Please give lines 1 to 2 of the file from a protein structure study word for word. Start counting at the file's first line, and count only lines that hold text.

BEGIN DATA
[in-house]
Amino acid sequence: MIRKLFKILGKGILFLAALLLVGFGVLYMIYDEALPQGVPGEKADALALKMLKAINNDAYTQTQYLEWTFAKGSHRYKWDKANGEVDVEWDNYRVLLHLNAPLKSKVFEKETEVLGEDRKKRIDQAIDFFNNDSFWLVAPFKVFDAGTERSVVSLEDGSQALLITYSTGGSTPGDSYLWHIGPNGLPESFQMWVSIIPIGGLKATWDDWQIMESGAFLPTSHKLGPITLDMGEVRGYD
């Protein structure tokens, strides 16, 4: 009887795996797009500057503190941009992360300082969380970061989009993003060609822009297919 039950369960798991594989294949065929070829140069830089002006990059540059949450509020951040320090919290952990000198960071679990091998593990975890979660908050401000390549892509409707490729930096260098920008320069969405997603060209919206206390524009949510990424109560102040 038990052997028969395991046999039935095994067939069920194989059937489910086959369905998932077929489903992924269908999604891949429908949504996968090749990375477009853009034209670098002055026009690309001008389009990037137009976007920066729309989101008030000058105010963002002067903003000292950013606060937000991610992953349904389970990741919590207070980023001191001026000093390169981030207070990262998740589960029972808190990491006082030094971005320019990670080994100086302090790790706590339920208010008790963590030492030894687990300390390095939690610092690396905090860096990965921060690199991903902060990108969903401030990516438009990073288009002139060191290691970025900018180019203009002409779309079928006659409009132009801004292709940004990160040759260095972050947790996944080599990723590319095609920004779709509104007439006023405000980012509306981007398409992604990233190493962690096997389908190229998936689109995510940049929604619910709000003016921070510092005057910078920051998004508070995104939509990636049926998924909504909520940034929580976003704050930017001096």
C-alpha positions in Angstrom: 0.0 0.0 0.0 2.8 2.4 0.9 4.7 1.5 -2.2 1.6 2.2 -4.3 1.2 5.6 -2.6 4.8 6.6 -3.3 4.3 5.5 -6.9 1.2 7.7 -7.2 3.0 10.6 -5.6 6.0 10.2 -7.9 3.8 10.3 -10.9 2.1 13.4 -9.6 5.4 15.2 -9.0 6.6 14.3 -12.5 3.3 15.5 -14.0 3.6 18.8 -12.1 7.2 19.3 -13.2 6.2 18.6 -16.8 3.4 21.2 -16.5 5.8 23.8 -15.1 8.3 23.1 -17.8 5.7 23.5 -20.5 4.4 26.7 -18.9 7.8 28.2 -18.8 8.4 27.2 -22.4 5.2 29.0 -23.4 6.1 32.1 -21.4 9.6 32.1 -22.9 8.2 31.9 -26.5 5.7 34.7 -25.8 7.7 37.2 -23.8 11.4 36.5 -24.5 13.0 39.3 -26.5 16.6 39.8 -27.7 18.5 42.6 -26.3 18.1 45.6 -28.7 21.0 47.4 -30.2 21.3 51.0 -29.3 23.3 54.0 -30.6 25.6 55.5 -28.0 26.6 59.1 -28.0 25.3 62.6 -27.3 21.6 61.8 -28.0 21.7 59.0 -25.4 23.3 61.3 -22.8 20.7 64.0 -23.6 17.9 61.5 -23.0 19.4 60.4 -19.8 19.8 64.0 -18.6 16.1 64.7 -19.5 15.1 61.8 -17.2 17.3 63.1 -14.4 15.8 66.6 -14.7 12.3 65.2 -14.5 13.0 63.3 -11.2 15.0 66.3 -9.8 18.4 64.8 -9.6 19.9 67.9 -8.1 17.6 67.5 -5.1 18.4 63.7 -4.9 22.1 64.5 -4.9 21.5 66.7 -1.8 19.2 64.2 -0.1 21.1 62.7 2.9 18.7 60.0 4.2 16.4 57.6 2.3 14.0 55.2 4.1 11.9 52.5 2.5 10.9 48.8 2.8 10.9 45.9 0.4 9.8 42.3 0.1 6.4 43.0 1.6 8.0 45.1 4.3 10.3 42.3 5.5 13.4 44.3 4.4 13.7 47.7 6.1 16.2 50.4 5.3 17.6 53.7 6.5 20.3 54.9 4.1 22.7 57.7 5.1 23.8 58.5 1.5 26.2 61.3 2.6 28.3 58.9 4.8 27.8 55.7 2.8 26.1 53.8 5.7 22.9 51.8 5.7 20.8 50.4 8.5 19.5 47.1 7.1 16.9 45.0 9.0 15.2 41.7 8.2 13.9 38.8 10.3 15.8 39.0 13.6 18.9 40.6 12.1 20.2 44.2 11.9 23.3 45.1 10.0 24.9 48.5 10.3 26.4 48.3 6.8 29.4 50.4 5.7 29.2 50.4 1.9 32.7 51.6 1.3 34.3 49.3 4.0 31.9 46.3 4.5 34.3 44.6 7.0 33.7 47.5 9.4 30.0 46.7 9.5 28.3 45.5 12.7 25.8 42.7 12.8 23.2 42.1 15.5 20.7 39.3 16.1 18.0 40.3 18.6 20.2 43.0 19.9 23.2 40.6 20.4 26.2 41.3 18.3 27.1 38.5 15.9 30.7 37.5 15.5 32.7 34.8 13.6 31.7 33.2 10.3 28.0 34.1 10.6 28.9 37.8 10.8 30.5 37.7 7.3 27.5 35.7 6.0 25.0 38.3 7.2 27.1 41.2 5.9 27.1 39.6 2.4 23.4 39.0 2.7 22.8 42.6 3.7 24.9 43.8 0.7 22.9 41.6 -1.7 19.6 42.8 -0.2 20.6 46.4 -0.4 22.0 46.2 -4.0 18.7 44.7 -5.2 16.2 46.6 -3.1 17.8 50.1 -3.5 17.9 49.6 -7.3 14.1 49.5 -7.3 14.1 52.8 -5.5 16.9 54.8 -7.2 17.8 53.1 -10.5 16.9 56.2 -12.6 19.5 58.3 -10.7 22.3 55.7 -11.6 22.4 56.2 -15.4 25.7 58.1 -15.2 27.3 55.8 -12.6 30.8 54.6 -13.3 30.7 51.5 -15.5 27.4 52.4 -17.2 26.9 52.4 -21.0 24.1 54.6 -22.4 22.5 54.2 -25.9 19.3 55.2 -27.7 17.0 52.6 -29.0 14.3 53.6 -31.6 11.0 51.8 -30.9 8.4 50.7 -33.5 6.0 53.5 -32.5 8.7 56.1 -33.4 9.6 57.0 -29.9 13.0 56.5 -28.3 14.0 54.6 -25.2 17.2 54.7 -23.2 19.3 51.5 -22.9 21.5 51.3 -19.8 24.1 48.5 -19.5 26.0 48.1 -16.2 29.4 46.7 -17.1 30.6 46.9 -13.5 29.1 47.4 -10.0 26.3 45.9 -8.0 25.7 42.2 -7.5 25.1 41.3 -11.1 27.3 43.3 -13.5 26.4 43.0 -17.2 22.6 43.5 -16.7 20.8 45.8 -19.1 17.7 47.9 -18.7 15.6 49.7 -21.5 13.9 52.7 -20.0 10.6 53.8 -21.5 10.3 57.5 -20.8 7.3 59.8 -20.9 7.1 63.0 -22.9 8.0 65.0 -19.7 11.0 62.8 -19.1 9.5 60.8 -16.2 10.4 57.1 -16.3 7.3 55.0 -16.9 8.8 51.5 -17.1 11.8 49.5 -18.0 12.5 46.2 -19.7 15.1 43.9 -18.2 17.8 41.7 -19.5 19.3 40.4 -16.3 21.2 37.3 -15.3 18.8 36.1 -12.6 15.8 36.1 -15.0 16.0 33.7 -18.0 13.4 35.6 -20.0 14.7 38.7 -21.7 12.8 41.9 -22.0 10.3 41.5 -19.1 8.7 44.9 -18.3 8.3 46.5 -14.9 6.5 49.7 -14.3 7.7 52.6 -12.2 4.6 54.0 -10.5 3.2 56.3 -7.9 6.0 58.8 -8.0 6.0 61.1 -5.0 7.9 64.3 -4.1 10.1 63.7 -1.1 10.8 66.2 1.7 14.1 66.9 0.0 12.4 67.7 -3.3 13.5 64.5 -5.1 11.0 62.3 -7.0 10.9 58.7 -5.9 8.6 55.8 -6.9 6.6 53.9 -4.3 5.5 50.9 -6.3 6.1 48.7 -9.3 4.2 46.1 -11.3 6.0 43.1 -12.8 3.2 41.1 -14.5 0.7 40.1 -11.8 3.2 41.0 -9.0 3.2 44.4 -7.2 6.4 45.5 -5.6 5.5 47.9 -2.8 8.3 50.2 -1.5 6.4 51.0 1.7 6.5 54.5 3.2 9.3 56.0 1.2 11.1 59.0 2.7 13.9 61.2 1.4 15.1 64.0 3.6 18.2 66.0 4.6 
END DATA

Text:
[in-house]
Amino acid sequence: MIRKLFKILGKGILFLAALLLVGFGVLYMIYDEALPQGVPGEKADALALKMLKAINNDAYTQTQYLEWTFAKGSHRYKWDKANGEVDVEWDNYRVLLHLNAPLKSKVFEKETEVLGEDRKKRIDQAIDFFNNDSFWLVAPFKVFDAGTERSVVSLEDGSQALLITYSTGGSTPGDSYLWHIGPNGLPESFQMWVSIIPIGGLKATWDDWQIMESGAFLPTSHKLGPITLDMGEVRGYD